Last month, I cast my first ever vote for President of the United States.  In January 2011, after twenty years as a permanent resident, I became a citizen of the U.S.  This was not a decision I took lightly. It was not an easy thing to turn my back on the United Kingdom, where I had grown up, received a college degree, and where my family still lives.

However, influencing my decision more than perhaps any other factor was the importance of my right to vote. As a nineteen year old at the University of York in the U.K., I voted in a general election for the first time.  For a few years after I moved to Colorado, I voted in British elections from afar, but there seemed something disingenuous about having a say in a place where I neither lived nor paid taxes.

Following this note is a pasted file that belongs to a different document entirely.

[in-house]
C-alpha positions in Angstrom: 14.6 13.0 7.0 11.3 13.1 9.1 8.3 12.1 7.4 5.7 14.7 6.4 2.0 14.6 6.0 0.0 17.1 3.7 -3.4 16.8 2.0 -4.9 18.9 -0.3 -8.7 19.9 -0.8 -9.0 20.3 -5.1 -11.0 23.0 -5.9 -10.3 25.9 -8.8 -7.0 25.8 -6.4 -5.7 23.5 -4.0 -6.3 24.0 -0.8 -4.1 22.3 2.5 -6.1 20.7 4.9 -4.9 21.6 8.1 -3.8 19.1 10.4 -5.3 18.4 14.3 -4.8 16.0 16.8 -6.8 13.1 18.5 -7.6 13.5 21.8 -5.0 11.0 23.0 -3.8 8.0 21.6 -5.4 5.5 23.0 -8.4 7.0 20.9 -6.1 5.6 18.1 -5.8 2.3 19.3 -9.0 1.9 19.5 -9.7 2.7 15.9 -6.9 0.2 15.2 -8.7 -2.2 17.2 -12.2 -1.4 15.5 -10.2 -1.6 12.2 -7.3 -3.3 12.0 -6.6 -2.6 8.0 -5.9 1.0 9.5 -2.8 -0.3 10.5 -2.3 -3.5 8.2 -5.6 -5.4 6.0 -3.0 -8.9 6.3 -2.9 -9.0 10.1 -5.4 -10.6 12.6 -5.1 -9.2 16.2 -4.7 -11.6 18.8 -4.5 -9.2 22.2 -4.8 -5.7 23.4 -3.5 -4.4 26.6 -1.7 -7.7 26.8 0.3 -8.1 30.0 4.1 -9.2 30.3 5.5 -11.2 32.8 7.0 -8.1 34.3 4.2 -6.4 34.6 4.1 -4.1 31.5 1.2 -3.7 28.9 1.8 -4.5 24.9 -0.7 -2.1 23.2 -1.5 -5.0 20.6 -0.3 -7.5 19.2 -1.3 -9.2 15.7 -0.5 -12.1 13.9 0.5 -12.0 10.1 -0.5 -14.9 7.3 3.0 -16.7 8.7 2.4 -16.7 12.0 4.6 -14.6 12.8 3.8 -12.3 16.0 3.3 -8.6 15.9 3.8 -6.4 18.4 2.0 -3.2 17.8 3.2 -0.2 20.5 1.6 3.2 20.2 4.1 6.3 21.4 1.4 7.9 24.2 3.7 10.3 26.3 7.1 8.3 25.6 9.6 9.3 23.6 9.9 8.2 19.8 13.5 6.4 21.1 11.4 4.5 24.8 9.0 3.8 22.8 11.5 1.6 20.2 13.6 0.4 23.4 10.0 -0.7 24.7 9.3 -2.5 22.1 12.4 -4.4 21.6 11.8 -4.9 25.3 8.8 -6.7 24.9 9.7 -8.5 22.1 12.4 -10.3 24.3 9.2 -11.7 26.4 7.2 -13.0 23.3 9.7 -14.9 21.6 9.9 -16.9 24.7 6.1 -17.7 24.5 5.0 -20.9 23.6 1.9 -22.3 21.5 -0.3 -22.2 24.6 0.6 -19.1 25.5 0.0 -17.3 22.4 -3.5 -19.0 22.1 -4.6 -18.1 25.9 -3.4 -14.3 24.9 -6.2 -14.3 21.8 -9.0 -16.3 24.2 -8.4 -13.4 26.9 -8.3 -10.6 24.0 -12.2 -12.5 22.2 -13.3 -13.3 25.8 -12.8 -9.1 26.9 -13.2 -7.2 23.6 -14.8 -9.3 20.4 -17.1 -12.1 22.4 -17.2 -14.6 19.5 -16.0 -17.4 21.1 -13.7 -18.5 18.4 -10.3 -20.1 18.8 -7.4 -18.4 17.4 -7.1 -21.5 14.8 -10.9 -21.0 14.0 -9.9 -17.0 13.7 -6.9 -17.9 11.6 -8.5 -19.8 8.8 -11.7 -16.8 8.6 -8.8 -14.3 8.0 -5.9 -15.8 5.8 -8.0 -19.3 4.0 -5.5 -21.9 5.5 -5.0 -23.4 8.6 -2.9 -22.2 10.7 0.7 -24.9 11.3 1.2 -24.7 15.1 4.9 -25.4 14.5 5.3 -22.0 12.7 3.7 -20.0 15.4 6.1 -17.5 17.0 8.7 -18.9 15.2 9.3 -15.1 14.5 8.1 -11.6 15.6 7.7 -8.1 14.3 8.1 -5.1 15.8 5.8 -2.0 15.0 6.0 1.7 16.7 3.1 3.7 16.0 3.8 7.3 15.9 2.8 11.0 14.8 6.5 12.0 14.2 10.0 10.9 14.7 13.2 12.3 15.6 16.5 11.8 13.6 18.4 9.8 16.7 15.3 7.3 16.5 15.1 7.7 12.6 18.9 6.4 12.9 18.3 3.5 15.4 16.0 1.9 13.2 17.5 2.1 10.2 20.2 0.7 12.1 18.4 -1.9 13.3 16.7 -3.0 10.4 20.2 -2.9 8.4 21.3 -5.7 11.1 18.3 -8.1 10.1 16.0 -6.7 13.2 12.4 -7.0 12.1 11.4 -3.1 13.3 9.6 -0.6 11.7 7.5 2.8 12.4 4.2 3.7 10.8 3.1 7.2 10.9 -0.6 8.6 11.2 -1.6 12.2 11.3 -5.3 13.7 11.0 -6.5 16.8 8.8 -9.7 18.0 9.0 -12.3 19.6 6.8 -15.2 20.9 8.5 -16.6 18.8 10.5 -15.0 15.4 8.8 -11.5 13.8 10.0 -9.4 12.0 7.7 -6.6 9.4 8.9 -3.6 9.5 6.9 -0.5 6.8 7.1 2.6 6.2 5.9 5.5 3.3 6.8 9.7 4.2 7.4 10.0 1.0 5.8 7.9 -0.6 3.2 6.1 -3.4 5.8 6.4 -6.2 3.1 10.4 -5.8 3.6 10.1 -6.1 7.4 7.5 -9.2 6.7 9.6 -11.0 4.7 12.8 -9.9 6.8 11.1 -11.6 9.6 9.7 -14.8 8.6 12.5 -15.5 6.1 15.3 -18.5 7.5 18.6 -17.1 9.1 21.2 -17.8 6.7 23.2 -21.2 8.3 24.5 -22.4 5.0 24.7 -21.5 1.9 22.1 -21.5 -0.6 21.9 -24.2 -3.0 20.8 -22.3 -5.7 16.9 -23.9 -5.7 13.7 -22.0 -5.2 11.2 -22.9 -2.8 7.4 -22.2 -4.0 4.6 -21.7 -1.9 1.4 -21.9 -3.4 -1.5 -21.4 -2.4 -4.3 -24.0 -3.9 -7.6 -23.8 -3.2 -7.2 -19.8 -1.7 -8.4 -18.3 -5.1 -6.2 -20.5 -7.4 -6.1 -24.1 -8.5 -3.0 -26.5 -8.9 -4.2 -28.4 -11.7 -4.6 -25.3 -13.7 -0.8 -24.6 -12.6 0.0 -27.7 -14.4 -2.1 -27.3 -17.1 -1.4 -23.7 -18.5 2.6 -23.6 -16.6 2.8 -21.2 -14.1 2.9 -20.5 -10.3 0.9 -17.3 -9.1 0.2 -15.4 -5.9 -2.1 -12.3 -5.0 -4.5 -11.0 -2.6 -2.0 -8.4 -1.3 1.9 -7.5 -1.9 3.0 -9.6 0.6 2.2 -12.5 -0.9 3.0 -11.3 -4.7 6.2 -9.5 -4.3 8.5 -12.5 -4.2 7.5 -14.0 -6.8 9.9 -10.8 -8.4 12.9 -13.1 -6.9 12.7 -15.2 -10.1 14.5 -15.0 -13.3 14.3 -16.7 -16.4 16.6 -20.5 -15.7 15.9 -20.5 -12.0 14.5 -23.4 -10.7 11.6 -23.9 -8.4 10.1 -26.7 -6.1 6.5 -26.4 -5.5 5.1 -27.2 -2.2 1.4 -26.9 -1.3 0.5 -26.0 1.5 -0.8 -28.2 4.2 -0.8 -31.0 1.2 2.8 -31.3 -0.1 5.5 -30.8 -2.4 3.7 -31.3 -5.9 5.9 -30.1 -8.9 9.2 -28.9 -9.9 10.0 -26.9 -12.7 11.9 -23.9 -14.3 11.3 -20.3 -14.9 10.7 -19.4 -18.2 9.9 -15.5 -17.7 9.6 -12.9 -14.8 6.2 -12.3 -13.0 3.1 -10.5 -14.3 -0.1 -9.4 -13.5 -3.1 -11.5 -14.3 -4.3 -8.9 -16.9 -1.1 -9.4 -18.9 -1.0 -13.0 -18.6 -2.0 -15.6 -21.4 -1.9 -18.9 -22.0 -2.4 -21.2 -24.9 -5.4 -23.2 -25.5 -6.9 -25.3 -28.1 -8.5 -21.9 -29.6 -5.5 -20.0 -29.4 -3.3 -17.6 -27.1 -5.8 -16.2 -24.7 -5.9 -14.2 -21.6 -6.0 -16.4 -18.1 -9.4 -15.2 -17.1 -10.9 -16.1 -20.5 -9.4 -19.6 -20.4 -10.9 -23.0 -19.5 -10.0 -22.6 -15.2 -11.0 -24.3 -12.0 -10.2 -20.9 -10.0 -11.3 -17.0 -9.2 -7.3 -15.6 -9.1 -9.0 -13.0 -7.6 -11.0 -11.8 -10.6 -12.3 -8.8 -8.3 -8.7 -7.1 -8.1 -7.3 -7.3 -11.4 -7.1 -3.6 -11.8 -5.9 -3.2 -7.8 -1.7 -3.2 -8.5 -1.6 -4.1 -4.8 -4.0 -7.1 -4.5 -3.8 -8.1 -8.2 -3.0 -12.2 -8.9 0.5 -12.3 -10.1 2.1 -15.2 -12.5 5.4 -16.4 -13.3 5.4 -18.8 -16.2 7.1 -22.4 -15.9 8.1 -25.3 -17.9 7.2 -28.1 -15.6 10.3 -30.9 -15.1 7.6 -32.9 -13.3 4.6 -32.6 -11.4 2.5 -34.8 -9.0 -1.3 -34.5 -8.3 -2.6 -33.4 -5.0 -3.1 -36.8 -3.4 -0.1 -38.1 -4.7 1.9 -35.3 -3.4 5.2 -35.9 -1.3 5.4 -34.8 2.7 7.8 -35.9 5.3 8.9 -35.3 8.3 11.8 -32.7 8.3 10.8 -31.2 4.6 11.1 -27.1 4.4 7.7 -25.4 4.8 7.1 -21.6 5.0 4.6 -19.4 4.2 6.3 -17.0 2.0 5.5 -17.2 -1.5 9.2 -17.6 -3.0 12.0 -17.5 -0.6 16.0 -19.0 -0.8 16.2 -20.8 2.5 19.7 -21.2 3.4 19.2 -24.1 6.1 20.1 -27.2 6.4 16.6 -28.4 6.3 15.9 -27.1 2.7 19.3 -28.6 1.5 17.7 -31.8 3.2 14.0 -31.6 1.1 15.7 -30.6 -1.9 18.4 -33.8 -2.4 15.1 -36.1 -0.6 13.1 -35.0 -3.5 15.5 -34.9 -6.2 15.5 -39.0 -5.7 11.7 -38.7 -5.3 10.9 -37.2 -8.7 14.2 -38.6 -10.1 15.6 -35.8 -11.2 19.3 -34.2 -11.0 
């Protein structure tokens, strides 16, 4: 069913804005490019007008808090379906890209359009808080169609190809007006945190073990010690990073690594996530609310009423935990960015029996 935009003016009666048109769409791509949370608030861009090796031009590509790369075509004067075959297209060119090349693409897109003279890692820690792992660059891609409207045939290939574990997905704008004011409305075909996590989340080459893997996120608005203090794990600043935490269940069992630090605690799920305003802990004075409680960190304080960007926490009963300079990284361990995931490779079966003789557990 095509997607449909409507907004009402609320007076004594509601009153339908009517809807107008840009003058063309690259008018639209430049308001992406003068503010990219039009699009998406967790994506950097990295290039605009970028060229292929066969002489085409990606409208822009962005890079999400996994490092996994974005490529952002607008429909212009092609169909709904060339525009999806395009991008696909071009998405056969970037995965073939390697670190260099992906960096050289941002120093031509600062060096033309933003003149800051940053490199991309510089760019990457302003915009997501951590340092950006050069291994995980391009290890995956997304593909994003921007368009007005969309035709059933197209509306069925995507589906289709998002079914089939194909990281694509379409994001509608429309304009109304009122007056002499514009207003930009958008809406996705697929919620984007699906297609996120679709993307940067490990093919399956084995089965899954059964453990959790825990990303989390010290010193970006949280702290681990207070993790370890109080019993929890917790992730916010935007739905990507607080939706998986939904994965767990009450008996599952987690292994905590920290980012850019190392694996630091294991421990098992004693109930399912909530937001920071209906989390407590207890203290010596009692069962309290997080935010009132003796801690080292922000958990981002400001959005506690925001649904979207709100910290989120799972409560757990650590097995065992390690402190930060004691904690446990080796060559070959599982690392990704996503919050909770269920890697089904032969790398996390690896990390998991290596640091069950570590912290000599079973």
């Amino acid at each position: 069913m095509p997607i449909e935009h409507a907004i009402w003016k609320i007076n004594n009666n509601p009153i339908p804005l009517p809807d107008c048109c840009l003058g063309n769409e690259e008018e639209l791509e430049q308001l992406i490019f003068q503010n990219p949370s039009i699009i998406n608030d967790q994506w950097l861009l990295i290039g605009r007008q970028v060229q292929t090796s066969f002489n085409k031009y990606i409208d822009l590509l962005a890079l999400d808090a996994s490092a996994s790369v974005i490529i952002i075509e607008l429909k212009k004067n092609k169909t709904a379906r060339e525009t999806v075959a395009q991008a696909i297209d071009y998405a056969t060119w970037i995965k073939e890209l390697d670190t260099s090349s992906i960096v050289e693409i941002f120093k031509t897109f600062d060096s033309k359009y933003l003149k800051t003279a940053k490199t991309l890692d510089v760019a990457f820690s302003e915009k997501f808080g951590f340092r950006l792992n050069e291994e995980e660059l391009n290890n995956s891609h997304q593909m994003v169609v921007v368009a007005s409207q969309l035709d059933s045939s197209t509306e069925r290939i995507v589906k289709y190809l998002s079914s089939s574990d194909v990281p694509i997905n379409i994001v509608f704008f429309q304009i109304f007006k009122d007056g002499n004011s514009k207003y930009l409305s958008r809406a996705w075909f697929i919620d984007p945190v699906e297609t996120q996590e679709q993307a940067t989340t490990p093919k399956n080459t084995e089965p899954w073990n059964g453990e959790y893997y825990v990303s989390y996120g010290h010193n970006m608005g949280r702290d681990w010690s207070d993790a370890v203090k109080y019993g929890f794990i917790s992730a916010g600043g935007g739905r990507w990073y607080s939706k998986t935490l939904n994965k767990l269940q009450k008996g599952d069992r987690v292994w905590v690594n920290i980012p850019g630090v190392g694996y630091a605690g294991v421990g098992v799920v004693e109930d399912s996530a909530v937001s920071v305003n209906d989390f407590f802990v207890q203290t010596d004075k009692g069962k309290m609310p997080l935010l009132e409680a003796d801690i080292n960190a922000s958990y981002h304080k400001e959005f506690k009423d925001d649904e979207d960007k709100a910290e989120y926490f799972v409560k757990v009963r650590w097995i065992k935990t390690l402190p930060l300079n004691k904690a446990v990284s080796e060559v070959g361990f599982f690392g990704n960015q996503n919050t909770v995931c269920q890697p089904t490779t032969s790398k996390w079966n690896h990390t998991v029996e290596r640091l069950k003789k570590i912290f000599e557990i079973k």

Finally, after far too long, and after acing the citizenship test that twenty years of teaching fifth grade American history and geography had so graciously prepared me for (one of the questions they asked me was “Which ocean is off the west coast of the United States?”), I found myself in the suburban offices of the U.S. Citizenship and Immigration Services in Centennial, Colorado.  In a meaningful and surprisingly emotional ceremony, I stood up with seventy five brand new Americans of every stripe, from thirty six different countries, and swore allegiance to this country.  One of the vows I promised to myself was never to miss out on the right and the privilege to vote.

It is perhaps the most important act that we can perform as a citizen.